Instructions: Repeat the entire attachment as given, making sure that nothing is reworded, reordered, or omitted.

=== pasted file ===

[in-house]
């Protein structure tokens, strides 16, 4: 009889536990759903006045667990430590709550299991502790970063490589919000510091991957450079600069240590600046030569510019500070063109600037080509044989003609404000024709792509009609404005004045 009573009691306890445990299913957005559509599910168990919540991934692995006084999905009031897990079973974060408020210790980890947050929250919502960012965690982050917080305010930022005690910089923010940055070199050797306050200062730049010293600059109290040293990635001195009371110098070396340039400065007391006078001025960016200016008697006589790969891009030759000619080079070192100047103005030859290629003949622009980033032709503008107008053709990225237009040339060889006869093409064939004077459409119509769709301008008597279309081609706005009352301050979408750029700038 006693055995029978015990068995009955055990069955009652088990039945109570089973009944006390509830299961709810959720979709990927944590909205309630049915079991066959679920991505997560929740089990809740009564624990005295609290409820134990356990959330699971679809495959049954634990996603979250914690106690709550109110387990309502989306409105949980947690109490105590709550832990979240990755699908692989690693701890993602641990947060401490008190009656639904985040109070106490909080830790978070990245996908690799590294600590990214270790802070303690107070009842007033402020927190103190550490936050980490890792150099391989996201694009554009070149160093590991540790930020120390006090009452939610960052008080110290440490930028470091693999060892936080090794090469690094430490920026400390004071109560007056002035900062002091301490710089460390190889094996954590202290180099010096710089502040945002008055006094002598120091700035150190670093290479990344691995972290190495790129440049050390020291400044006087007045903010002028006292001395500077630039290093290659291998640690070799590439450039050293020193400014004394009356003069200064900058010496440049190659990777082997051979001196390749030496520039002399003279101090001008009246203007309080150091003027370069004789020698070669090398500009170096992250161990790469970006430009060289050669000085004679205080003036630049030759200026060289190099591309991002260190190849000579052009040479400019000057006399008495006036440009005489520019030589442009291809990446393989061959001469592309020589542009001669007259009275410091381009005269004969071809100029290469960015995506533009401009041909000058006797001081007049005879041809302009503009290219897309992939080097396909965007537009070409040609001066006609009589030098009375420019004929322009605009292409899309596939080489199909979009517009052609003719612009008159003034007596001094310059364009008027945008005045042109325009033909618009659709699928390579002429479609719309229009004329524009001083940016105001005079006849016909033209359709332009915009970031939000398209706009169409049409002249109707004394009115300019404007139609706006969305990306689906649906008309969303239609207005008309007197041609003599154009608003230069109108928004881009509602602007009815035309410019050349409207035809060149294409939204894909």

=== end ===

[in-house]
């Protein structure tokens, strides 16, 4: 009889536990759903006045667990430590709550299991502790970063490589919000510091991957450079600069240590600046030569510019500070063109600037080509044989003609404000024709792509009609404005004045 009573009691306890445990299913957005559509599910168990919540991934692995006084999905009031897990079973974060408020210790980890947050929250919502960012965690982050917080305010930022005690910089923010940055070199050797306050200062730049010293600059109290040293990635001195009371110098070396340039400065007391006078001025960016200016008697006589790969891009030759000619080079070192100047103005030859290629003949622009980033032709503008107008053709990225237009040339060889006869093409064939004077459409119509769709301008008597279309081609706005009352301050979408750029700038 006693055995029978015990068995009955055990069955009652088990039945109570089973009944006390509830299961709810959720979709990927944590909205309630049915079991066959679920991505997560929740089990809740009564624990005295609290409820134990356990959330699971679809495959049954634990996603979250914690106690709550109110387990309502989306409105949980947690109490105590709550832990979240990755699908692989690693701890993602641990947060401490008190009656639904985040109070106490909080830790978070990245996908690799590294600590990214270790802070303690107070009842007033402020927190103190550490936050980490890792150099391989996201694009554009070149160093590991540790930020120390006090009452939610960052008080110290440490930028470091693999060892936080090794090469690094430490920026400390004071109560007056002035900062002091301490710089460390190889094996954590202290180099010096710089502040945002008055006094002598120091700035150190670093290479990344691995972290190495790129440049050390020291400044006087007045903010002028006292001395500077630039290093290659291998640690070799590439450039050293020193400014004394009356003069200064900058010496440049190659990777082997051979001196390749030496520039002399003279101090001008009246203007309080150091003027370069004789020698070669090398500009170096992250161990790469970006430009060289050669000085004679205080003036630049030759200026060289190099591309991002260190190849000579052009040479400019000057006399008495006036440009005489520019030589442009291809990446393989061959001469592309020589542009001669007259009275410091381009005269004969071809100029290469960015995506533009401009041909000058006797001081007049005879041809302009503009290219897309992939080097396909965007537009070409040609001066006609009589030098009375420019004929322009605009292409899309596939080489199909979009517009052609003719612009008159003034007596001094310059364009008027945008005045042109325009033909618009659709699928390579002429479609719309229009004329524009001083940016105001005079006849016909033209359709332009915009970031939000398209706009169409049409002249109707004394009115300019404007139609706006969305990306689906649906008309969303239609207005008309007197041609003599154009608003230069109108928004881009509602602007009815035309410019050349409207035809060149294409939204894909």